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Lookout mobile-mindset-2012


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Lookout mobile-mindset-2012

  1. 1. Mobile Mindset Study June 2012
  2. 2. Table of ContentsIntroduction 3Highlights 3I. Mobile Attachment 4II. Bad [Phone] Behavior 6III. Our Mobile Fears 8IV. Conclusion 9V. Survey Methodology 9 2
  3. 3. INTRODUCTIONMany people experience phantom smartphone twitches: the perception that your The findingsphone is ringing, buzzing or bleeping even when it’s nowhere in sight. It’s like anervous tic triggered by your phone! Some might say that Americans are fixated and confirmed ouremotionally connected to our mobile devices. And they might be right. Our phones are suspicions thatoften the first thing we reach for when we wake up, and some of us put more time andTLC into our phones than we invest in our person-to-person relationships. a new mobile mindset hasLookout’s Mobile Mindset Study analyzes and explores data-based trends aboutour relationships, emotions and behavior driven by our phones. We engaged Harris emerged:Interactive to survey American smartphone owners to explore what we call the new our thoughts,‘mobile mindset’: the way we think about our phones, and the habits and behaviorthey drive. emotions and behavior areThe findings confirmed our suspicions that a new mobile mindset has emerged: ourthoughts, emotions and behavior are impacted by smartphones. impacted by smartphones.HIGHLIGHTSSmartphones are essential to our lives. oo We constantly connect. Nearly 60% said they don’t go an hour without checking their phone. Younger folks were the most addicted: 63% of women and 73% of men ages 18-34 say they don’t go an hour without checking their phones. oo Our connection never sleeps. 54% said they check their phones while lying in bed: before they go to sleep, after they wake up, even in the middle of the night. oo We need access everywhere. Nearly 40% admit to checking their phone while on the toilet.We sometimes break rules of etiquette to stay connected. oo We act rudely. 30% admitted that they check their phones during a meal with others. oo We take risks. 24% said they check their phones while driving. oo We behave inappropriately. 9% said they check their phones during religious services at a house of worship. 3
  4. 4. We have emotional reactions and concerns when we do not have our phones. oo 94% are concerned about losing their phone. oo 73% say they felt panicked when they lost their phone. oo 38% are most concerned about the cost & hassle of replacing a lost phone.I. MOBILE ATTACHMENTOften emotion plays a role in driving action, so we dug in to try and understand theemotional connection between people and their smartphones. By quantifying themost fundamental indicator of phone activity - how often people check their phones -and cataloguing their emotional reactions when they have misplaced their phones, wehave clues into understanding individuals’ mobile attachment.FindingsThe majority of Americans with smartphones (58 percent) said they typically don’t goan hour without checking their phones. Unsurprisingly, this hourly phone-checkingfixation was significantly greater among the youngest age group (18-34 year olds), anddeclined markedly as age went up.Were addicted to checking our phones 58% CHECK ME! AGE 18-34: 68% AGE 35-44: OF SMARTPHONE USERS 61% AGE 45-54: DON’T GO 55% 1 HOUR WITHOUT CHECKING AGE 55+: THEIR PHONES 36%The data confirms what you have probably noticed in restaurants, parks, on the busand in any other public setting: habitual phone-checking is widespread with more thanhalf the smartphone-owning population checking their phone at least once an hour. 4
  5. 5. We grouped smartphone owners by whether or not they had actually lost their phone atone time or another, and nearly 7 in 10 (69 percent) said that they had. Then, we took aninventory of emotions by asking those who had lost their phones how they felt when thishappened. Here’s what we found:how did you feel when you misplaced your phone? 73% 14% 7% 6% PANICKED DESPERATE SICK RELIEVEDAge and gender also matter when it comes to our feelings about our phones. Forinstance, smartphone owners age 55+ who misplaced their phone were more than twiceas likely (18 percent) to report having felt “sick” when they lost their phones comparedwith those ages 18-34 who had the same experience (7 percent). Men and women alsoexpressed different emotions around losing their phones: Who says men aren’t emotional? 84% 63% 10% 17% 3% 11% 3% 9%PANICKED DESPERATE SICK RELIEVEDwhen they misplaced when they misplaced when they misplaced when they misplacedtheir phone their phone their phone their phone 5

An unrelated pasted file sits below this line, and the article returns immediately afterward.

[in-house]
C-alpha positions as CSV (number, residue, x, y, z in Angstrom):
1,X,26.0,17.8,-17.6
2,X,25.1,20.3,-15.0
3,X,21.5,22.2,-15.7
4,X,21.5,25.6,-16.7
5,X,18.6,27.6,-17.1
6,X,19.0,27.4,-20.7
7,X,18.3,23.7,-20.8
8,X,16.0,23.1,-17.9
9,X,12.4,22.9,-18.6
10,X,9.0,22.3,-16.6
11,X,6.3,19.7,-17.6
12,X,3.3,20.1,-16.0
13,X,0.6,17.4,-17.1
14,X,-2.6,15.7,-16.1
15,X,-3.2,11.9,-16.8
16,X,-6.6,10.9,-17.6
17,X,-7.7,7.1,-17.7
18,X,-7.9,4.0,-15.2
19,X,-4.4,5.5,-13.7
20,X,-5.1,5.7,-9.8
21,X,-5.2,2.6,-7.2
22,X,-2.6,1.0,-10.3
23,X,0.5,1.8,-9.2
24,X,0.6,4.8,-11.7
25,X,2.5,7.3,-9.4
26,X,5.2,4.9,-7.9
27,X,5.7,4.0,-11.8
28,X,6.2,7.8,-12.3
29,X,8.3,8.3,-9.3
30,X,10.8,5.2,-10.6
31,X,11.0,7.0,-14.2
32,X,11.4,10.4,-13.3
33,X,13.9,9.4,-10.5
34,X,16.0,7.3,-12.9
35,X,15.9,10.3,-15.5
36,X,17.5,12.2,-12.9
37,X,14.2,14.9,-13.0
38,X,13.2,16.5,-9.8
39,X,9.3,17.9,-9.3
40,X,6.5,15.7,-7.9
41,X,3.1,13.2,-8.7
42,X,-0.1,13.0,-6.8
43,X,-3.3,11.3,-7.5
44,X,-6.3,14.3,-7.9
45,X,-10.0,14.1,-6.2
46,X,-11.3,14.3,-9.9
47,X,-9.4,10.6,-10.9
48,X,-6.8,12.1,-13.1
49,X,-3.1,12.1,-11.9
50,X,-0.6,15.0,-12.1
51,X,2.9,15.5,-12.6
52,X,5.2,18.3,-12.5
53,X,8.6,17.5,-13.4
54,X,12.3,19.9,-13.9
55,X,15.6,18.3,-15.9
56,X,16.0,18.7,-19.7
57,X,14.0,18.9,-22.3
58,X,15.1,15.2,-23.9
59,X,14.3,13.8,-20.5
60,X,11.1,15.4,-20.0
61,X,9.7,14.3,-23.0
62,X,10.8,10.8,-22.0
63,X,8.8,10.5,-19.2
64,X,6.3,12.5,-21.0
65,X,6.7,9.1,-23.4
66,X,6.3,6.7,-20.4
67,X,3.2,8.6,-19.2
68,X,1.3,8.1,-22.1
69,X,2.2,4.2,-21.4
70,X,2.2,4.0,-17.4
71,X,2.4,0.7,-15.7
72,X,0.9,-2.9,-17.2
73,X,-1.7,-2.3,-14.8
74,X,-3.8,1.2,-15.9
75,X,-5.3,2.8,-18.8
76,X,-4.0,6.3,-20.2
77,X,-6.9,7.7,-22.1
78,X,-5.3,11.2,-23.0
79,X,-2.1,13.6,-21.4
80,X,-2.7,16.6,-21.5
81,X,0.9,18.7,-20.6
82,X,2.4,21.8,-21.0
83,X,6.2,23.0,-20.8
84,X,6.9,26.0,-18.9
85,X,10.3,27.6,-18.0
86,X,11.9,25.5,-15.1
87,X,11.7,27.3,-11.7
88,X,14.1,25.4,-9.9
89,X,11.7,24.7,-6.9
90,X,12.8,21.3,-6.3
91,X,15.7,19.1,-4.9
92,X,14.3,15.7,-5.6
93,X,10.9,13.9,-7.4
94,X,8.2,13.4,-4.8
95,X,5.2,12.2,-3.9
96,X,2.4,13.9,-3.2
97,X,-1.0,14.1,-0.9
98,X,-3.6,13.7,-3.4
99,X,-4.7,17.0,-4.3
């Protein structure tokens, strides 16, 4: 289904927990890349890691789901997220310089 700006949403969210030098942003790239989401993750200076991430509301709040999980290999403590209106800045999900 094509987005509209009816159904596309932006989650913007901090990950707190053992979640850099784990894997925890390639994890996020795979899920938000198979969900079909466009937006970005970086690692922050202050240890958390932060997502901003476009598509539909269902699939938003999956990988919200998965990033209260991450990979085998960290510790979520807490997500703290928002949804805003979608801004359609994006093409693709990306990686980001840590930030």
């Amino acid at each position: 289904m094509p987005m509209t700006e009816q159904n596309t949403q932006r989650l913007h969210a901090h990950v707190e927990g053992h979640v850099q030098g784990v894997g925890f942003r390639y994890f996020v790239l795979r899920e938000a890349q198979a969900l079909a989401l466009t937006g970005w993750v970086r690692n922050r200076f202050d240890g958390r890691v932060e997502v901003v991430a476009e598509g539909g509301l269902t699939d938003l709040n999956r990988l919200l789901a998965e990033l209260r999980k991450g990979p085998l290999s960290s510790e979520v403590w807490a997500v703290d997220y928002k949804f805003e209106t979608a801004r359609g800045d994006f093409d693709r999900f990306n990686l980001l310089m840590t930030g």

6. 6. Interestingly enough, a small but striking minority of men, in particular, experience their Americans relysmartphones as both a burden and a blessing. Accordingly, 9 percent of men who’vemisplaced their smartphone professed feeling “relieved.” On the other hand, most on their phones,women didn’t consider being “disconnected” a cause for relief, with only 3 percent and when theysaying they felt that way. go missing,Americans rely on their phones, and when they go missing, our emotional reactions run our emotionalthe gamut from that gut-level panic of wondering “Where’s my phone?! I just had it!” tothe stomach-sinking sickness at the mere thought that it’s escaped us. reactions run the gamut from that gut-level panicII. BAD [PHONE] BEHAVIOR of wonderingAs universally important as smartphones are to our lives, there are still some basic “Where’s mysocial norms and rules of etiquette that most of us can agree on. When someone texts phone?! I justduring a meal, others may roll their eyes and utter one word: “rude.” And expertshave told us time and time again that electronics in the bedroom - mobile phones had it!” to theincluded - infringe on the soundness of both our sleep and our relationships. But is stomach-sinkingAmericans’ emotional connection to their phones strong enough to override what mostof us consider good etiquette? Or is what we consider good etiquette changing as we sickness at thebecome more attached? mere thought that it’s escaped us.FindingsThere’s no question about it, Miss Manners (and our grandmothers) would bedisappointed in us. oo 30% admitted that they check their phones during a meal with others. oo 24% said they check their phones while driving. oo Nearly 10% said they check their phones during religious services at a house of worship.Beyond bad phone etiquette, there were indications that Americans are obsessed withchecking their phones; a whopping 54 percent - over half - of smartphone owners saidthey check their phones while lying in bed: before they go to sleep, after they wakeup, even in the middle of the night. And while no one says you can or cannot use yourphone on the toilet, nearly 4 out of 10 (39 percent) confessed to checking their phoneswhile using the bathroom. 6